May 21.
721. Council of Trade and Plantations to Governor Nicholson. H.M. having been pleased to direct us to renew the orders which have been formerly given to several Governours and Proprietors of Plantations relating to the assistance to be by them contributed towards the charge of maintaining and erecting Forts necessary for the security and defence of the Province of New York, in the repartition whereof the summe required to be furnished by H.M. Colony and Dominion of Virginia was 900l. sterling; It is requisite that we remind you of his late Majestie's letter of Jan. 19, 170/01, and of H.M. letter of June —, 1702, upon that subject. And whereas we have not hitherto been informed of any complyance made in Virginia with the directions then given, nor have received from you any account of the disposition of the Assembly upon H.M. said gracious letter, we doe hereby signify and repeat to you H.M. pleasure that you continue to use your utmost endeavours with the Assembly, to induce them to an effectual complyance with the directions formerly sent you in that behalf; which H.M. does accordingly expect from you and them, and that you transmit to us an account of your proceedings and success in this service, by the first opportunity. Signed, Robt. Cecill, Ph. Meadows, Wm. Blathwayt, John Pollexfen, Mat. Prior. [C.O. 5, 1360. pp. 368, 369.]
May 21.
722. Council of Trade and Plantations to Governor Seymour. H.M. having been pleased to direct us to renew the orders which have been formerly given to several Governours and Proprietors of Plantations, relating to the assistance to be by them contributed towards the charge of maintaining and erecting Forts necessary for the security and defence of the Province of New Yorke, in the repartition whereof the summe required to be furnished by H.M. Province of Maryland was 650l. sterling, we herewith send you a copy of his late Majesty's letter of January 19, 170/01, to Colonel Blakiston upon that subject. And whereas we have not been informed of a due complyance made in Maryland with the directions then given, we do hereby signify and repeat to you her Majesties pleasure, that upon your arrival in that Province you use your utmost endeavours with the Councill and Assembly to induce them to an effectuall complyance therewith, and that you transmit to us an account of your proceedings and success in that service. Signed, Robt. Cecill, Ph. Meadows, Wm. Blathwayt, Jno. Pollexfen, Mat. Prior. [C.O. 5, 726. pp. 260, 261.]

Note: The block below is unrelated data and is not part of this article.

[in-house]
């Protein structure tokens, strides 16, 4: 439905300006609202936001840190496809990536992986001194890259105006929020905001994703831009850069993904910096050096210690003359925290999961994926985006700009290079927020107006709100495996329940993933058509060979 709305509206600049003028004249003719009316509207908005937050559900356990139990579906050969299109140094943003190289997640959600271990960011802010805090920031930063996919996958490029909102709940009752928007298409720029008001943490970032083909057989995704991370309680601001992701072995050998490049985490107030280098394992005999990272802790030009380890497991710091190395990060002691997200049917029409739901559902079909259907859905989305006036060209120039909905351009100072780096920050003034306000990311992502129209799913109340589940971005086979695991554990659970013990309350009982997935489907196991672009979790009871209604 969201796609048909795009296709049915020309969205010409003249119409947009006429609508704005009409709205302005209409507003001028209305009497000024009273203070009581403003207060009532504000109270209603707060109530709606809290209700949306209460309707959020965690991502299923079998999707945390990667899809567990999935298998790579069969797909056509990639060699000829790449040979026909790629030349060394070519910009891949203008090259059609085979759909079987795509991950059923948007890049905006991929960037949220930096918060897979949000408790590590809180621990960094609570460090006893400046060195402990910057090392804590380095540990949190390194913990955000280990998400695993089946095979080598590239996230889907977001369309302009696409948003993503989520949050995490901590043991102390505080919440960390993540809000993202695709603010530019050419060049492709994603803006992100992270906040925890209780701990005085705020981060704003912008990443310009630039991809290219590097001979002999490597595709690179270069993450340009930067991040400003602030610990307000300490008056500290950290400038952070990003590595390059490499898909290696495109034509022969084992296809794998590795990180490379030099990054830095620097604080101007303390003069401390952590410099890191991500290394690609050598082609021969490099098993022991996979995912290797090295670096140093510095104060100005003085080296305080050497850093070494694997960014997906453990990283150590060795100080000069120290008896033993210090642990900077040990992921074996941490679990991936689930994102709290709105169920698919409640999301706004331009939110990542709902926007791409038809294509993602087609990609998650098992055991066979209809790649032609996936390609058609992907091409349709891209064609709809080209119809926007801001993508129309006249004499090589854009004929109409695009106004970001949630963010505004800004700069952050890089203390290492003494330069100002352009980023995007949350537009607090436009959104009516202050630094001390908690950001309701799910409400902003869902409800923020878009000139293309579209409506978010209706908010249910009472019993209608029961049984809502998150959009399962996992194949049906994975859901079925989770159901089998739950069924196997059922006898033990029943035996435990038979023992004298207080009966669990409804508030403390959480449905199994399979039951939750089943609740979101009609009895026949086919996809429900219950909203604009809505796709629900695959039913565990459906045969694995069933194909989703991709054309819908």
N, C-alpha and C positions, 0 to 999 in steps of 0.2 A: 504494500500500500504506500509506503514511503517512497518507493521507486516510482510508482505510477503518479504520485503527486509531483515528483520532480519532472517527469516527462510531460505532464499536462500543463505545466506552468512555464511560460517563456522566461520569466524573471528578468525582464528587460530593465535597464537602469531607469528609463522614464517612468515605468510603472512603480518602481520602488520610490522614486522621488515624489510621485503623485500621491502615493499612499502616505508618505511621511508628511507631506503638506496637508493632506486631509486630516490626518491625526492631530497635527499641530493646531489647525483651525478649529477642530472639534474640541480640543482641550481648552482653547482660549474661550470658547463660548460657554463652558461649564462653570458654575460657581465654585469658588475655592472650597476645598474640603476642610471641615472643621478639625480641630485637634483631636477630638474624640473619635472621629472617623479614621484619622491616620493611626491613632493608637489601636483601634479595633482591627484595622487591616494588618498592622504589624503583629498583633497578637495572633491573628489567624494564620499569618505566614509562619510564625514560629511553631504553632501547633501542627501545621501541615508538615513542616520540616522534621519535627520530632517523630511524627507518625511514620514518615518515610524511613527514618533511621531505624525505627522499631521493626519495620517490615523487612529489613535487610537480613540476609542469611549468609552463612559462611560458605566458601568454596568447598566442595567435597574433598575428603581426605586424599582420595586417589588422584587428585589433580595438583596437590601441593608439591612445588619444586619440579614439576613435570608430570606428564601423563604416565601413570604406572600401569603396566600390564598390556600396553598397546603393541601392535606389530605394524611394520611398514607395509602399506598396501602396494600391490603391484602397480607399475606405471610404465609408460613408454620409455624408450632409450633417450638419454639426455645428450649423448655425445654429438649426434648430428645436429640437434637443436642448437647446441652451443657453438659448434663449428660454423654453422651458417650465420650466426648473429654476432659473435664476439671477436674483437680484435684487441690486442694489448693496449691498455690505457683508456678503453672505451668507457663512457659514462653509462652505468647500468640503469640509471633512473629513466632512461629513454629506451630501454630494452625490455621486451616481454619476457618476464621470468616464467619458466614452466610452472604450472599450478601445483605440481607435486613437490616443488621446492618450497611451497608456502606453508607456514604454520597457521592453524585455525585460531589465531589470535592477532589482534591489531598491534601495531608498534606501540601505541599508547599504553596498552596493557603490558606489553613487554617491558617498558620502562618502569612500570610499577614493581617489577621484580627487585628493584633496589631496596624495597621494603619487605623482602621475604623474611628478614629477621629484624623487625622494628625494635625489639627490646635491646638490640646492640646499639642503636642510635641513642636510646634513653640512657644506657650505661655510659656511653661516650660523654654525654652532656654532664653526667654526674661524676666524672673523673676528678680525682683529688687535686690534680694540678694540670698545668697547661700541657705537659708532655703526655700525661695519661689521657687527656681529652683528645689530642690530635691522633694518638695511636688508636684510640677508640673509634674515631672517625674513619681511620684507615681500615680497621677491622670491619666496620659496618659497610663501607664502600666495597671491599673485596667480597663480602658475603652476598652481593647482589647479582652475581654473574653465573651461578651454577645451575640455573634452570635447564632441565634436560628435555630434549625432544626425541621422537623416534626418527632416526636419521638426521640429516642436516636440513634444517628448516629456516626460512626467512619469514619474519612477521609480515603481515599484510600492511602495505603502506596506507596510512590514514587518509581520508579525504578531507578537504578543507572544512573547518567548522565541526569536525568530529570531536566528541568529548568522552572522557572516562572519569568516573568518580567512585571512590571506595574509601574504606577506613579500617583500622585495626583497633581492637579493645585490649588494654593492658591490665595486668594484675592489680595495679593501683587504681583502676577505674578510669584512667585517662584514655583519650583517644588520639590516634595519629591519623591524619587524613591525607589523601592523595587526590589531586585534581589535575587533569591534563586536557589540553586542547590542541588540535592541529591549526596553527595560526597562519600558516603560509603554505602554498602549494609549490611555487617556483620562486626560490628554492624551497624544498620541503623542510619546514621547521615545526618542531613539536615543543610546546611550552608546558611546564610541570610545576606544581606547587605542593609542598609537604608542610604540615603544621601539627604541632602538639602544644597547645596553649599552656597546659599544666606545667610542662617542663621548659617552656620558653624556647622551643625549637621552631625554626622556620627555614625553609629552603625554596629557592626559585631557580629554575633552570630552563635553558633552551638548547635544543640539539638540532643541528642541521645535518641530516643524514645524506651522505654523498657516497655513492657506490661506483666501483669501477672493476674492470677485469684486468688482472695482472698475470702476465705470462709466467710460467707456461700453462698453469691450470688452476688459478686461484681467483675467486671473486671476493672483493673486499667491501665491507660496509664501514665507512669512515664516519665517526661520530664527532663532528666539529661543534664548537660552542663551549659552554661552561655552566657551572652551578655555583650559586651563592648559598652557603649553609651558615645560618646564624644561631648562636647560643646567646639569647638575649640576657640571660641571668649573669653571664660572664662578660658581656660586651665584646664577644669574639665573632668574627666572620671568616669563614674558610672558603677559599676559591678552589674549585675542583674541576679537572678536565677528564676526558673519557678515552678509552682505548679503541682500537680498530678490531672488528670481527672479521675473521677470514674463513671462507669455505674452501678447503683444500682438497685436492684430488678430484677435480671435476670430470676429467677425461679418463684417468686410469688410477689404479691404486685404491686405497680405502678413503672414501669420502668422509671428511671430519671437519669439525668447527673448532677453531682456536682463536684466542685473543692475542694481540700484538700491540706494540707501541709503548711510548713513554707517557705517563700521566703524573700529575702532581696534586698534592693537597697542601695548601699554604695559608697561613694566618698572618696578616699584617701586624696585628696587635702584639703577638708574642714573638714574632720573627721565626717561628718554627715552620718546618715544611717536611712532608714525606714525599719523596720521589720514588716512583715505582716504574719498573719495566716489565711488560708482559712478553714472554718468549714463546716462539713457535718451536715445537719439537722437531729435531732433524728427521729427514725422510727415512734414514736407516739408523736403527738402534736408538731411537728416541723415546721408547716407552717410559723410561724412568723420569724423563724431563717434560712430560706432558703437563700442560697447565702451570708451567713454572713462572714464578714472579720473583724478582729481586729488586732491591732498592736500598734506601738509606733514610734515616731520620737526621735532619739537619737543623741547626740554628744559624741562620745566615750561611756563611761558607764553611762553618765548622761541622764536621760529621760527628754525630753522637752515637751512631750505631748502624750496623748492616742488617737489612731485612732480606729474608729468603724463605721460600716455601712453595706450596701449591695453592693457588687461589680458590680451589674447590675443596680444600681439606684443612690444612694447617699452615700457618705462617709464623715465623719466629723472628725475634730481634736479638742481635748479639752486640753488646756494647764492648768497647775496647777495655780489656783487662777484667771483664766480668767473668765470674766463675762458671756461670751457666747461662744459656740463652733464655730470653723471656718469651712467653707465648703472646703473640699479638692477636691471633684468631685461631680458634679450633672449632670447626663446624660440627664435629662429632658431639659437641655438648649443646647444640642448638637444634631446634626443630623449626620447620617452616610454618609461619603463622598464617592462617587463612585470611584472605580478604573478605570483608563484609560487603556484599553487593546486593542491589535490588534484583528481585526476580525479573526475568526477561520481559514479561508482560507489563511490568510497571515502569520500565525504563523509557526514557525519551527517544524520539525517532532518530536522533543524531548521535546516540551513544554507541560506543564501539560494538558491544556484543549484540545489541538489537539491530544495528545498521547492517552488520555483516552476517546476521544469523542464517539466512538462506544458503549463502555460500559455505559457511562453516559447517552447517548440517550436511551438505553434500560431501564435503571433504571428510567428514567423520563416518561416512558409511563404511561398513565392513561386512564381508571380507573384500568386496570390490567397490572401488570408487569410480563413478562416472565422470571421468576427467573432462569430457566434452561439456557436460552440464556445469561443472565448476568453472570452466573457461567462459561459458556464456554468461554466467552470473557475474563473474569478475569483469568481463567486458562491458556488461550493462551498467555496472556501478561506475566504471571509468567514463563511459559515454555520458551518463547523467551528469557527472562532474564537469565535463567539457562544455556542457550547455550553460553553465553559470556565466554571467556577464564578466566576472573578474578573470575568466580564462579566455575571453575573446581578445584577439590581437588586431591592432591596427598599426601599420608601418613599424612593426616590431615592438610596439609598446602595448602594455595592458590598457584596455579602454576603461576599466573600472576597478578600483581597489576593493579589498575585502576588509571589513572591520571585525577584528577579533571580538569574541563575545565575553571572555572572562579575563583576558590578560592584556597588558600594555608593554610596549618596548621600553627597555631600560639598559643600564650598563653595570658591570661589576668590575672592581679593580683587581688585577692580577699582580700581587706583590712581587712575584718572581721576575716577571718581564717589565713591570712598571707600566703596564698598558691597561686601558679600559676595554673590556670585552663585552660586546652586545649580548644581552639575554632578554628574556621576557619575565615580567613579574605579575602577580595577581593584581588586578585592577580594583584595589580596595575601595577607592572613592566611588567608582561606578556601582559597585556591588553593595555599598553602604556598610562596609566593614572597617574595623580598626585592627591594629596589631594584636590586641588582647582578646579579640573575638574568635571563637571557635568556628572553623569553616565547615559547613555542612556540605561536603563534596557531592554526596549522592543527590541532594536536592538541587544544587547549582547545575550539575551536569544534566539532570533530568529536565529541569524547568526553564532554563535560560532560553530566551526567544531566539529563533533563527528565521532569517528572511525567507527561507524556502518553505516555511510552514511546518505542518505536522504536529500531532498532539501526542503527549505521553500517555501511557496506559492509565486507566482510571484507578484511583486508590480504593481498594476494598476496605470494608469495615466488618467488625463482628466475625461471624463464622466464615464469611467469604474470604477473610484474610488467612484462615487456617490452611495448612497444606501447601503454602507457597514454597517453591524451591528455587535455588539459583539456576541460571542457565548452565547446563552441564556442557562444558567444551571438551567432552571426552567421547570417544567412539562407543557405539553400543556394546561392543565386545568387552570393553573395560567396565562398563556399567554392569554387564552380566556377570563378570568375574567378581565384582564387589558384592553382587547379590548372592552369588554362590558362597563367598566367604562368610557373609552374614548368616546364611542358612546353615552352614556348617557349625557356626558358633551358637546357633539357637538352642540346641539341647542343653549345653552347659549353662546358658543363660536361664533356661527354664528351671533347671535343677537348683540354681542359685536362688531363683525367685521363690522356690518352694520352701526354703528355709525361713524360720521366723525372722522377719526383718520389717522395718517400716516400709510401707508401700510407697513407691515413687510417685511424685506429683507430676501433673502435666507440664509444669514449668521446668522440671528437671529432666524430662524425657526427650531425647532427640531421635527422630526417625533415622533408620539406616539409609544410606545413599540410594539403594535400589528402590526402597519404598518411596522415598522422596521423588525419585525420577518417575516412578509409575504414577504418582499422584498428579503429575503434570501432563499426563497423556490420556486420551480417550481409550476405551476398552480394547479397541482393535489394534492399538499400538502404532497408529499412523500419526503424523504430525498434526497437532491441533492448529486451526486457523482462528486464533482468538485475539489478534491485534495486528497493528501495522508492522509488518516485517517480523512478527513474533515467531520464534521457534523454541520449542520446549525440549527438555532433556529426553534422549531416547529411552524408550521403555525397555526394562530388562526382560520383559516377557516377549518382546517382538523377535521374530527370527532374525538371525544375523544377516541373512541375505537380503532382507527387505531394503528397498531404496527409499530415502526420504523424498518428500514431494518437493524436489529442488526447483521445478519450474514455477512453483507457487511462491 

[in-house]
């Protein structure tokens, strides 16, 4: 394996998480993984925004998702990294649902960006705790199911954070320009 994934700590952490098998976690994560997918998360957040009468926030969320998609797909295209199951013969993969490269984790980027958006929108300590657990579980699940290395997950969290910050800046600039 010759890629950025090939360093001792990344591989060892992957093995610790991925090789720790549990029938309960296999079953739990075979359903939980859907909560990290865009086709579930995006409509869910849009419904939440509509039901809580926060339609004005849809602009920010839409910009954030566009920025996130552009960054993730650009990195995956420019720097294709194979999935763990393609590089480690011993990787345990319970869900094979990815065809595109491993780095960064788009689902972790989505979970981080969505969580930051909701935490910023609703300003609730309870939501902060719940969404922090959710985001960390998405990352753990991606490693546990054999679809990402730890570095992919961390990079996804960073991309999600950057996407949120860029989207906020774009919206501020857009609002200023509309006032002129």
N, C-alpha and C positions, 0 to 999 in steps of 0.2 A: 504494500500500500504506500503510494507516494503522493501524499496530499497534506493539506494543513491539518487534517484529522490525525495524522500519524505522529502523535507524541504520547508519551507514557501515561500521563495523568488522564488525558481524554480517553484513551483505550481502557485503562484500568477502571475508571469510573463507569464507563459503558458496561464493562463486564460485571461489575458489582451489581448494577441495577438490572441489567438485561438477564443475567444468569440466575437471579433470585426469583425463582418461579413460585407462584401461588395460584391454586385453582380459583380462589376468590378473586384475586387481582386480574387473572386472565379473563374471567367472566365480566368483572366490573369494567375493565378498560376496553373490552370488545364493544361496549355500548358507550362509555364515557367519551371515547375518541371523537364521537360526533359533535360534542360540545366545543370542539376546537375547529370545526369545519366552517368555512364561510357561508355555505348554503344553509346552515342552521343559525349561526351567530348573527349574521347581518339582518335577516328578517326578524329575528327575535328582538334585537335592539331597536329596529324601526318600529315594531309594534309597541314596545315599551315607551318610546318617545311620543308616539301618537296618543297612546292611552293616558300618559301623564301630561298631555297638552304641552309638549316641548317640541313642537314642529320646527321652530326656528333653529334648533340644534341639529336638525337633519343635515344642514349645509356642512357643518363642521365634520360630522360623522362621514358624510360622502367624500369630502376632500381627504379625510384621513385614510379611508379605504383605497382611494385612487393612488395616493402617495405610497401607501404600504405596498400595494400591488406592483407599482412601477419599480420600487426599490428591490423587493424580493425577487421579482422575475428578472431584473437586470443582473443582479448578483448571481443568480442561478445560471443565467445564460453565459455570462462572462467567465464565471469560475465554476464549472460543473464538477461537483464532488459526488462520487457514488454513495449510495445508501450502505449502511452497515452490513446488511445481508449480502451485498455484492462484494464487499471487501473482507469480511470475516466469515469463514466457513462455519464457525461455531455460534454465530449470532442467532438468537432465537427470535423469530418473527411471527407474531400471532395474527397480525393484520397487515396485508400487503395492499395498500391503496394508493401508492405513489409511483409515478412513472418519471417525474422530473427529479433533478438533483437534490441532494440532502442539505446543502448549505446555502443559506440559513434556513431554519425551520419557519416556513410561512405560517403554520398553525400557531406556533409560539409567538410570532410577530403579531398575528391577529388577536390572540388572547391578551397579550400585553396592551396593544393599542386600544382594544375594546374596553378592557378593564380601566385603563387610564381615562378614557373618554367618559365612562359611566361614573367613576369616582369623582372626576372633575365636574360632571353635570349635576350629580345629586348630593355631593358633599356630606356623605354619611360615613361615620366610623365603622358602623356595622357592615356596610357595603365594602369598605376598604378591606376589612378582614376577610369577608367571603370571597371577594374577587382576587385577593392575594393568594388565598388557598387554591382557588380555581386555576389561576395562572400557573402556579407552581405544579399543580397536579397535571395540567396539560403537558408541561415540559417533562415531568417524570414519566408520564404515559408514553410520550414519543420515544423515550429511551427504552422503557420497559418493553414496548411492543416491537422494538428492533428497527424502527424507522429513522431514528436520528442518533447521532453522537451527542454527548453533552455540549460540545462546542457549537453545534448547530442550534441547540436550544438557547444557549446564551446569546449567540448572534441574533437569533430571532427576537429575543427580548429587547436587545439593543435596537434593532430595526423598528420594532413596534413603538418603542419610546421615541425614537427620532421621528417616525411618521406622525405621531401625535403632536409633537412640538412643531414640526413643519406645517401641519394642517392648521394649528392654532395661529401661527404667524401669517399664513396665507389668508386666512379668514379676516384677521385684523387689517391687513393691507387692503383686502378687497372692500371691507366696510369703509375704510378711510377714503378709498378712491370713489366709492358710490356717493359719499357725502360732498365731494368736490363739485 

May 21.
723. Mr. Larkin to the Council of Trade and Plantations. Upon a letter from the Secretary of Barbadoes intimating that I was appointed Secretary of this and the rest of the Leeward Islands, the Governour of Bermuda set me at liberty without giving any manner of security or laying me under any obligation. I arrived here on the 13th, where I found General Codrington in a very miserable condition, having lost his eyesight, and use of his limbs, the former begins to return to him again, and as soon as he's in a condition, he intends to give your Lordships an account of his expedition at Guadaloupa. Since my coming here I have look't into the Secretary's Office, and pardon me for telling your Lordships that it may be more properly called a chaos of confusion than an office, for one may almost as soon. find a needle in a bottle of hay as a Record of eight or ten years standing. Twelve months time will not sett it to rights. It hath heretofore indeed been a fine employment, but the fees are reduced, and tho' the Act's expired, the same fees are continued by Order of Council, and one hath run away with [an] arm, another with a leg, that there's so many branches lopt from it, that the person who now officiates hath been with me to surrender it, as not thinking it worth his time. I can never sufficiently acknowledge the obligations I am under to your Lordships for having me in your thoughts during my absence, however I shall always be thankfull and ready to court every occasion to show my zeal for your Lordships' service. My patent is not yet come, and I wait here for a passage with Admiral Graydon to Jamaica, whom we have an account is arrived at Barbadoes. Signed, Geo. Larkin. Endorsed, Recd. Read July 19, 1703. 1 p. Annexed,